GMLTJoseph, a newly-created non-profit imprint with a charitable purpose, primarily targeting the digital and POD markets, will launch its first digital offering, a series of eight books of genre-blending women’s fiction, Extraordinary Days, by best-selling novelist Polly Becks on January 5, 2015. Catering to the binge reader, the first four full-length books will launch a month apart in the first four months of the new year.
“GMLTJoseph has a number of attributes that make it unique as an imprint,” said the company’s Vice President of Marketing, Carol Pearson. “First, it functions like a marketing co-op rather than seeking to follow the re-creation of the traditional publishing structure that many companies catering to indie authors have adopted. All our authors thus far are traditionally- or digitally published professionals, the majority of them bestsellers, seeking to explore the frontier of the digital market outside the aegis of their agents and publishers. For everyone thus far, this is a side project to their normal careers.”
Authors retain their royalties and pay their own expenses while sharing a common marketing pool to publicize their offerings, as well as expertise in navigating the process of digital publishing. The over-arching structure of the imprint does not profit from the work of the authors; a one-percent kick-in covers the marketing and technical expenses.
“In addition to bringing a high level of quality and established readerships to the digital market, each author also agrees to donate a percentage of the profits of every product sold to the charitable institution of his or her choice in perpetuity,” Pearson says. “The soon-to-be-published works of current and upcoming authors will be supporting the good work of the American Red Cross, the American Cancer Society, Tuesday’s Children, NYC Medics Global Disaster Relief, and Wednesday’s Child: the Dave Thomas Foundation for Adoption, with many more to come. It’s amazing how much a little bit can add up to make a big impact.”
While women’s fiction was chosen as the initial line of GMLTJoseph’s publishing agenda, many other genre lines are in development, Pearson says.
The first series to launch, Extraordinary Days, begins with No Ordinary Day, a free-download setup book set in 1991 that describes a devastating flood and fire that drowns half of a fictional town in New York State’s Adirondack mountains. The remaining seven books, each titled after days in the poem beginning “Monday’s Child is fair of face,” first recorded in A. E. Bray’s Traditions of Devonshire in 1838, are set contemporarily and feature the stories of five kindergarten children, now adult women, who were trapped together in the town’s flooding school and rescued at the last minute. “Though each of the books has a romance structure, including a happily-ever-after, we’ve taken some license with the characters, especially the heroines, each of whom is broken in one way or another,” says the series author, Polly Becks. “Additionally, while every book stands alone, a mystery is established in the first book that carries through to the end.”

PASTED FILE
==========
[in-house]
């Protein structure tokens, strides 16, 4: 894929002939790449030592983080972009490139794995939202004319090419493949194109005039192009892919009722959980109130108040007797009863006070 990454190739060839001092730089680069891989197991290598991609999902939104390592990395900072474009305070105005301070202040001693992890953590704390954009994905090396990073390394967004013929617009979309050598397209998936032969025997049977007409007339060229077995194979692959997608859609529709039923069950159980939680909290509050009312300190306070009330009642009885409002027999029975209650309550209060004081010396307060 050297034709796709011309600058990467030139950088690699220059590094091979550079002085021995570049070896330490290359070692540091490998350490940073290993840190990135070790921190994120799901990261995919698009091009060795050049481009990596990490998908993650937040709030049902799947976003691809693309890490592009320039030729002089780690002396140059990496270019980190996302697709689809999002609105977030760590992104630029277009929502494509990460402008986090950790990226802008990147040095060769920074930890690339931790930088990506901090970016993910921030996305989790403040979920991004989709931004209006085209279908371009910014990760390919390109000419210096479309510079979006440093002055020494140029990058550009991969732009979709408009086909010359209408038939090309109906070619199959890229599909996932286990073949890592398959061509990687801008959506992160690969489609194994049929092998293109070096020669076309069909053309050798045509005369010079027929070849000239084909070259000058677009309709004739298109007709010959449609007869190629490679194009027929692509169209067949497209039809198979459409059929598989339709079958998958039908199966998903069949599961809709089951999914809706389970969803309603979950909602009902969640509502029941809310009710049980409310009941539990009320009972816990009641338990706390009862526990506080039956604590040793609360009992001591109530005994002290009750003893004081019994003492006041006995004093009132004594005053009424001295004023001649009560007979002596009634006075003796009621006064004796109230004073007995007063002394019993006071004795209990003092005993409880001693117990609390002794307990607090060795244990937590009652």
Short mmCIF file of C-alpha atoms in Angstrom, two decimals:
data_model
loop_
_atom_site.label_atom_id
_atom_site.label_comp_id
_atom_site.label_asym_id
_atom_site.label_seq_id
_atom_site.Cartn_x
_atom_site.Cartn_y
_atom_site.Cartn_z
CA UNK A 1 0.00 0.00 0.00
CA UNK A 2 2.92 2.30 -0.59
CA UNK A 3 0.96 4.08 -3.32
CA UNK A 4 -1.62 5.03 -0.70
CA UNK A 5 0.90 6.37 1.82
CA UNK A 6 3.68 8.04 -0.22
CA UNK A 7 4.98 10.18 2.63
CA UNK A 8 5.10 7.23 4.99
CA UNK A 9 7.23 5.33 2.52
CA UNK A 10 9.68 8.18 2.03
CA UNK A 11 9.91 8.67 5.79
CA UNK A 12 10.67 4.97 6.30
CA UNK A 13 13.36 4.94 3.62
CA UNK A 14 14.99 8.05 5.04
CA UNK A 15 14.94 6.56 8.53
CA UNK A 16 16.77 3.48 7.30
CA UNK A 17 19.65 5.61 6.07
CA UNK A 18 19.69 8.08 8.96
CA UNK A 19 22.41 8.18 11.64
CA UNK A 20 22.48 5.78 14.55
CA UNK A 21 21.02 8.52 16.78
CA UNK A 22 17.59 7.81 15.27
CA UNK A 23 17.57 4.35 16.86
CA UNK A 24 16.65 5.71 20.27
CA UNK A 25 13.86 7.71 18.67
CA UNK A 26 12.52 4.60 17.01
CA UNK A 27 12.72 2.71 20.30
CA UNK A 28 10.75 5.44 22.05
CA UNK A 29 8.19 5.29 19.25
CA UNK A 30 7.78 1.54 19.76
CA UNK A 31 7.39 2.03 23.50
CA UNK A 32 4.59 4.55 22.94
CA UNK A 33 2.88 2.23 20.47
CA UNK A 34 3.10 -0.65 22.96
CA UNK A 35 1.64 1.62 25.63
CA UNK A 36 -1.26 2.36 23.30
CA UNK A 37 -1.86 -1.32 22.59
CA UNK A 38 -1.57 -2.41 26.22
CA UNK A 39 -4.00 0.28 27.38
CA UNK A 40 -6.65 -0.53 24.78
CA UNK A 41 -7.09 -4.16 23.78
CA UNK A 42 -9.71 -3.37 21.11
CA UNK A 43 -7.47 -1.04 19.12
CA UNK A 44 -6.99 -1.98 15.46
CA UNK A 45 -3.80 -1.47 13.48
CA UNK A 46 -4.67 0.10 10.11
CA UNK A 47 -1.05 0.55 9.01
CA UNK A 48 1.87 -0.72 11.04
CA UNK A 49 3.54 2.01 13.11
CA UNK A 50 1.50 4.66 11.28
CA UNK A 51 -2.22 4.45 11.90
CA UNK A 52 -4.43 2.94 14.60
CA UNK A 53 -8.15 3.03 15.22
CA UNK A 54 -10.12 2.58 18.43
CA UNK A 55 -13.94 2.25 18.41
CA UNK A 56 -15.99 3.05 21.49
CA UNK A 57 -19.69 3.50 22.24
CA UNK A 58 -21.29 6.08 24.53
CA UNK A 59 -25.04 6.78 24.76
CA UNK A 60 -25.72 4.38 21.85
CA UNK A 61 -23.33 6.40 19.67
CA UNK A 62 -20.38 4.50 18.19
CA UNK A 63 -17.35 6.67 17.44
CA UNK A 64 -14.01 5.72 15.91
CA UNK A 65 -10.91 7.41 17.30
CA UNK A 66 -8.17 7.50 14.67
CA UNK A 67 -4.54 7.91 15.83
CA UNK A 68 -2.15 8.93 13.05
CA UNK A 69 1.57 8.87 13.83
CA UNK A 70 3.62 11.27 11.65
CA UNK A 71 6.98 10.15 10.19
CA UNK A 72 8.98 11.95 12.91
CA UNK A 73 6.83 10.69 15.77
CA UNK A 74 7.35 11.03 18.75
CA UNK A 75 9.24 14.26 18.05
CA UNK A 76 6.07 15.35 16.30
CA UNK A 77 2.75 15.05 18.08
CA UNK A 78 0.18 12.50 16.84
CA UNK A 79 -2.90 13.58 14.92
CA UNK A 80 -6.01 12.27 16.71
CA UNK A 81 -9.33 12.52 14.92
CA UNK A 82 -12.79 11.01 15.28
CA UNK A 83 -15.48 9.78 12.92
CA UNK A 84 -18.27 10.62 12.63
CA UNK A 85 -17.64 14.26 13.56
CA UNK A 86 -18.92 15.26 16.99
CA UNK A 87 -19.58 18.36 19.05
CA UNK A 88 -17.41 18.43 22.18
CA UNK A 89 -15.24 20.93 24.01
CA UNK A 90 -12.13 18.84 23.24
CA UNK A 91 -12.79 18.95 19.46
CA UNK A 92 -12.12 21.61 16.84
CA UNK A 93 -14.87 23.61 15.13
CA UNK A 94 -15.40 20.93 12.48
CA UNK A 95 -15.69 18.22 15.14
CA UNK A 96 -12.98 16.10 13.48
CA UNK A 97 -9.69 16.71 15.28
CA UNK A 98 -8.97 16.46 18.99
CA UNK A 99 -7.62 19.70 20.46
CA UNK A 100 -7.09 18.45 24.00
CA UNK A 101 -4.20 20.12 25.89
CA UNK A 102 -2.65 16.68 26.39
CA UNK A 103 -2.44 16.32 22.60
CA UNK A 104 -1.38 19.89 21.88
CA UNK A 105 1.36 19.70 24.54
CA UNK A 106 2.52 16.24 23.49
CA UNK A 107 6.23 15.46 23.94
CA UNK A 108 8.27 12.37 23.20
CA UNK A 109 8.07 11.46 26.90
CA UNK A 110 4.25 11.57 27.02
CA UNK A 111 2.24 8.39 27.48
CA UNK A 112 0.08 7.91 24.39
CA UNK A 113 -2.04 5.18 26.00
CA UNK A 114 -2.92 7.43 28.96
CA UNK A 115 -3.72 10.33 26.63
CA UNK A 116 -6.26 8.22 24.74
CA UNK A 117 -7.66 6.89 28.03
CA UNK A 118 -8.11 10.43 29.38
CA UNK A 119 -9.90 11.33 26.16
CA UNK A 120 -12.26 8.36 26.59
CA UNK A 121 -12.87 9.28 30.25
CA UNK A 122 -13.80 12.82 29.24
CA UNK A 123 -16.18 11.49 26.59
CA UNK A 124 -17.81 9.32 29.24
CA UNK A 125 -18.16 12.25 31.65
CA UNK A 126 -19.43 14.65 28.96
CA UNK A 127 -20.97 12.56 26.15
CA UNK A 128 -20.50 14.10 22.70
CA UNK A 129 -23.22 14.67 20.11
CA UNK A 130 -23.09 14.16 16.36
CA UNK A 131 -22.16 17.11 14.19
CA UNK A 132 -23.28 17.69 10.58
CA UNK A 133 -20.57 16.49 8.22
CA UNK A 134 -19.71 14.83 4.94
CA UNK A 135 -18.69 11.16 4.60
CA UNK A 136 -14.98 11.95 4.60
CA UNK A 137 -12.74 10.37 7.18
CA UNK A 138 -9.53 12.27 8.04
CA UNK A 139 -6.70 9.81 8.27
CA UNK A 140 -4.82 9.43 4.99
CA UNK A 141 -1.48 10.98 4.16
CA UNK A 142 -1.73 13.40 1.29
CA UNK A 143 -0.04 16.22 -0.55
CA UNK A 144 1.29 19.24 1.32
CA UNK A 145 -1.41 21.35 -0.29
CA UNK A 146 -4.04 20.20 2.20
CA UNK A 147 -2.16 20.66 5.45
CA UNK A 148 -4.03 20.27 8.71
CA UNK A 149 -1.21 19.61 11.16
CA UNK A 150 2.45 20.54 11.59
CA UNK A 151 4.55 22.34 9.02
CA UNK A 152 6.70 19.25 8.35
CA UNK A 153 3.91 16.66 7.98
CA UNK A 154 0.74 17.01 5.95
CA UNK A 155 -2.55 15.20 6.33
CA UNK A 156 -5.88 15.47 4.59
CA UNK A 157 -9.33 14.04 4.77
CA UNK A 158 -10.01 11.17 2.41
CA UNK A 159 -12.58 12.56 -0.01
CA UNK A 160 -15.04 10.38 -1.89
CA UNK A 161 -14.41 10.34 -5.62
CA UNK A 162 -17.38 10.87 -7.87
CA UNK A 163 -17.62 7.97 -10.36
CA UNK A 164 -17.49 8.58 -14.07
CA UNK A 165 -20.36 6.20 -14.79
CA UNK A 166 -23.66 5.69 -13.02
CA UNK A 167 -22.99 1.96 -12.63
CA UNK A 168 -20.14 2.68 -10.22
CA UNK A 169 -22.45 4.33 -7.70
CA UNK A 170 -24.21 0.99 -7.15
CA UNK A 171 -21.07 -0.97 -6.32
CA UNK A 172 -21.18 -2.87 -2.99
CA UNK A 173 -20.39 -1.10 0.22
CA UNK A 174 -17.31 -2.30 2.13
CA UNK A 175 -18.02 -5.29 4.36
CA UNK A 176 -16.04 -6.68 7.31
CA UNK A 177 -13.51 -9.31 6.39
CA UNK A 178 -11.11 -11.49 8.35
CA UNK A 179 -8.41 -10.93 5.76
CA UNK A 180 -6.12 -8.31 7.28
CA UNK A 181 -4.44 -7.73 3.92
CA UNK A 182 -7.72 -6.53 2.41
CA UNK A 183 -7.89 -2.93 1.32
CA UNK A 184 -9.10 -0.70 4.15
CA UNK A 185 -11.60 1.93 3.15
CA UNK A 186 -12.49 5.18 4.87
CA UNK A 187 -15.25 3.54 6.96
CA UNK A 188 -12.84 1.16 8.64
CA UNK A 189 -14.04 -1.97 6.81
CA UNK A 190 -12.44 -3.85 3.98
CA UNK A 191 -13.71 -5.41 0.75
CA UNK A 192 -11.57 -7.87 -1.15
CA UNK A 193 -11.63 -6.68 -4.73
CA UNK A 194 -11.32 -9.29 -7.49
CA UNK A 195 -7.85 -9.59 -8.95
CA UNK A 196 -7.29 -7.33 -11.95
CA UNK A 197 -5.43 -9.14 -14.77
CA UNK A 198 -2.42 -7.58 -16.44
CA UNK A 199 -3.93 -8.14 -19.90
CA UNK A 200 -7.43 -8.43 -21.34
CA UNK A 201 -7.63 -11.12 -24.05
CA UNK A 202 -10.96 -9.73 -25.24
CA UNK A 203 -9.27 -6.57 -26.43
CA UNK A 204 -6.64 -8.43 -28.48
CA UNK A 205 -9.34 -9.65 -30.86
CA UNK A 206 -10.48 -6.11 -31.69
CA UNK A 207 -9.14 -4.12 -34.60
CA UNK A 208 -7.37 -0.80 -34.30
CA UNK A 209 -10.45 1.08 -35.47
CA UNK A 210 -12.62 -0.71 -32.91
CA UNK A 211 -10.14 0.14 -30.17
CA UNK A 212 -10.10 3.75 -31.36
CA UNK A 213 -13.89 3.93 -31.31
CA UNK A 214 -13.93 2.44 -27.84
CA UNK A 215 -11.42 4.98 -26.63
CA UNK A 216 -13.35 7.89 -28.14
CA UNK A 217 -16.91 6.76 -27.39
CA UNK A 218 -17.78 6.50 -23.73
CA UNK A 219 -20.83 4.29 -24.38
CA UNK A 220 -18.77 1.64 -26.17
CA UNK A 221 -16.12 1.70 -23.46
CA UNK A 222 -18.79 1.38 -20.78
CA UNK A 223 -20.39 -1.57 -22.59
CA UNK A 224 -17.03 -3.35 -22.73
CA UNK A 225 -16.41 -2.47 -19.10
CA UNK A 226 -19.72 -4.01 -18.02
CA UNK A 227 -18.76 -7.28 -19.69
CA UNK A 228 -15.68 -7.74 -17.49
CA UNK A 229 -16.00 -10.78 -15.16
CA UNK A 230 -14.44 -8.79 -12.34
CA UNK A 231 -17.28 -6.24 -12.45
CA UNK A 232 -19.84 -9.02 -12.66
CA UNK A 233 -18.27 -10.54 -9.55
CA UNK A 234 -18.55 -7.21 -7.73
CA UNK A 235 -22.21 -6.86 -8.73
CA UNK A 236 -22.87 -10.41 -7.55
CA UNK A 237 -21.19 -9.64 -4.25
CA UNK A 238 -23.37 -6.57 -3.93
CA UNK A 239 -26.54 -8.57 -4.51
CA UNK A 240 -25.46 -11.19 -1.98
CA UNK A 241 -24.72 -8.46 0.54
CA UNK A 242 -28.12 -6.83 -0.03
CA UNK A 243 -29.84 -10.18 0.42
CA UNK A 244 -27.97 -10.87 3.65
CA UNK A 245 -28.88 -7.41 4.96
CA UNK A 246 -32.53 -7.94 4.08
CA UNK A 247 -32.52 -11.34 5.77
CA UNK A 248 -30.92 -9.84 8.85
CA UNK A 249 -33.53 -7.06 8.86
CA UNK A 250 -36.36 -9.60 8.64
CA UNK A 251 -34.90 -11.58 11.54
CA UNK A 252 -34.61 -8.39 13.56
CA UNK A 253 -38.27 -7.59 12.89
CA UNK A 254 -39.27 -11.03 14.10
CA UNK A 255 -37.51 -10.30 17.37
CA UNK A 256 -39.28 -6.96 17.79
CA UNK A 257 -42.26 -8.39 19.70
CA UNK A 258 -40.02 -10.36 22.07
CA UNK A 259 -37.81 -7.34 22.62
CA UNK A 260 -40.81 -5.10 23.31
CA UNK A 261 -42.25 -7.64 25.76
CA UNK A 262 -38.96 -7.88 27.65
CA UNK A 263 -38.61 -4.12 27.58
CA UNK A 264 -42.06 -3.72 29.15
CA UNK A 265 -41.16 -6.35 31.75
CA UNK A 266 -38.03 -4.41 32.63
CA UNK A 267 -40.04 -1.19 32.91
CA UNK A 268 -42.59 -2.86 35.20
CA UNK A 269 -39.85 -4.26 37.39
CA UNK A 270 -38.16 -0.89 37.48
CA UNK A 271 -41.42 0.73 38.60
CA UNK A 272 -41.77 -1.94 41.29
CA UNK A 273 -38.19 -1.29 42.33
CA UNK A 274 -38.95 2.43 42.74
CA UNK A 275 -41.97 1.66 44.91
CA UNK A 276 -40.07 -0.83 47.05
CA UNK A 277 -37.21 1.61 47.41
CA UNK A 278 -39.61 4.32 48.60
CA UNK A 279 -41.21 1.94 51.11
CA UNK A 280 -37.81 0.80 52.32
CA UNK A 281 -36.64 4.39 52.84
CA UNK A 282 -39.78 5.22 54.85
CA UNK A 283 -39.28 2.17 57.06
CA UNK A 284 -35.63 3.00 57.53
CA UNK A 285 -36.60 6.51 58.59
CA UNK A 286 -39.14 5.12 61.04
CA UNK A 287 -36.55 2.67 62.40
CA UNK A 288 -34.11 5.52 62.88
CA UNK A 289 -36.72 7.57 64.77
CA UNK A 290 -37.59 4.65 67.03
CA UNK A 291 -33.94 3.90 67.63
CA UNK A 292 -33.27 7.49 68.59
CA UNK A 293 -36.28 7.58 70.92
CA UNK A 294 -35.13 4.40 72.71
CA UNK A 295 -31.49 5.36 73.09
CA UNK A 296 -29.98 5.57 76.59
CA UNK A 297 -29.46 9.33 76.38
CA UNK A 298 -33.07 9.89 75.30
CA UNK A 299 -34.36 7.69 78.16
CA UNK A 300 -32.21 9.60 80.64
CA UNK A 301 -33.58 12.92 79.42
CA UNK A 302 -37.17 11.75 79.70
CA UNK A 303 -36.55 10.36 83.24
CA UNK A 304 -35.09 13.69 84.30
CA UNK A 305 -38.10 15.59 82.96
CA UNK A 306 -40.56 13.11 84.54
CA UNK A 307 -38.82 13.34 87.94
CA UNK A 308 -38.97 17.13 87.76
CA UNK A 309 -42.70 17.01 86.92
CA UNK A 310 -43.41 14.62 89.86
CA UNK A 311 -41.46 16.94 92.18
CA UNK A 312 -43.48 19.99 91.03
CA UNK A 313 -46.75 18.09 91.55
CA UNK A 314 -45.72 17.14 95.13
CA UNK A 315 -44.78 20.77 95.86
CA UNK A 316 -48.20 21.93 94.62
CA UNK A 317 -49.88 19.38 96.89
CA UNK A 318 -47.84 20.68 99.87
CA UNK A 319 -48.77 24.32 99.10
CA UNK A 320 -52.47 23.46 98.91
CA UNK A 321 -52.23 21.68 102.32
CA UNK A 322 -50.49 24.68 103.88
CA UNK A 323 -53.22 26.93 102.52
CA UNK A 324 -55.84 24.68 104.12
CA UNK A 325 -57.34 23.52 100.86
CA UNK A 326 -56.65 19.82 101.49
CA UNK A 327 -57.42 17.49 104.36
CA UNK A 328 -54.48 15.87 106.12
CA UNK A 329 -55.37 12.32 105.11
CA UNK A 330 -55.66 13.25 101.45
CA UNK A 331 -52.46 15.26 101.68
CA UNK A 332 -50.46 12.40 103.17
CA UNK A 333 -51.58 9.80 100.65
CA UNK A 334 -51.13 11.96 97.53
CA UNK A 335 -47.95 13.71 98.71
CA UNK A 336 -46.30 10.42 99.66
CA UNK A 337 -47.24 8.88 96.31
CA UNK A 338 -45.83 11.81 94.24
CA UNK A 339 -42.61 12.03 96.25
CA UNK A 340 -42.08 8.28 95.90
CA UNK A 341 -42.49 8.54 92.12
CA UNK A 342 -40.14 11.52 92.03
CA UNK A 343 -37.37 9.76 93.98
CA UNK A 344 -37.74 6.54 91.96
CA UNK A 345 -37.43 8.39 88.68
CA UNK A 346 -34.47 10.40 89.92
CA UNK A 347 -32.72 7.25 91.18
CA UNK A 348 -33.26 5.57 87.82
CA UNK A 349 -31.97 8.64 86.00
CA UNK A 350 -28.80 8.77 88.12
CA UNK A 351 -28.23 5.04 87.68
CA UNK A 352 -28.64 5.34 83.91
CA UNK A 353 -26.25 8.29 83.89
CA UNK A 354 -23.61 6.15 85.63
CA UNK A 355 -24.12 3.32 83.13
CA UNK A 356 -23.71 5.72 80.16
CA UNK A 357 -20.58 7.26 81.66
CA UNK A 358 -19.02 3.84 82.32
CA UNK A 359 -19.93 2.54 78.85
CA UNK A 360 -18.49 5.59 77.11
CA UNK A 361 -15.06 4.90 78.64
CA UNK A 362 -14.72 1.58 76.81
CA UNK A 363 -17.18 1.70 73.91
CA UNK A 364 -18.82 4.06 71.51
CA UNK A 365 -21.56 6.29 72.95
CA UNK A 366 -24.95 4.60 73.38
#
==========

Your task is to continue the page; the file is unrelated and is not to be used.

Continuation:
Despite its grim beginning, the series is full of humor as well as intrigue, history, and, of course, romance.
Like most of GMLTJoseph’s authors, Polly Becks is a pseudonym for a best-selling traditional author who is interested in being part of a new publishing paradigm.
“There are pitfalls on both sides of the transitioning industry right now, with authors caught in between Scylla and Charybdis,” Becks says. “It’s an honor to have the chance to help open a new frontier, even though that honor is not without risk. The ever-changing landscape is both exciting and terrifying, but you may as well get in and swim for your life, rather than just be devoured by change.”
Once the traditionally published authors have successfully swum in the digital market, the management of GMLTJoseph expects to consider newbies who show promise in the publishing agenda.
“It’s important to pay it forward to a new generation of writers by offering them the perspective of the past,” says Becks. “The digital book marketplace is absolutely the way of the future, and a lot of good work has been and is being launched there—but there are also a lot of bad habits being propagated. We are a co-op of bookstore authors not at all afraid of the ‘stigma’ of self-publishing, which is fading fast anyway.”
After the first book, Monday’s Child launches Monday, February 2nd, Tuesday’s Child on Tuesday, March 3, and Wednesday’s Child on Wednesday, April 1.
Since GMLTJoseph’s authors have relationships with paper publishers and Hollywood agents, the potential for crossover back to the traditional side of the industry is high.
“We believe that the gap left between traditional publishing and independent authorship can be filled in new, creative and collaborative ways,” said Pearson. “This is why we do what we do.”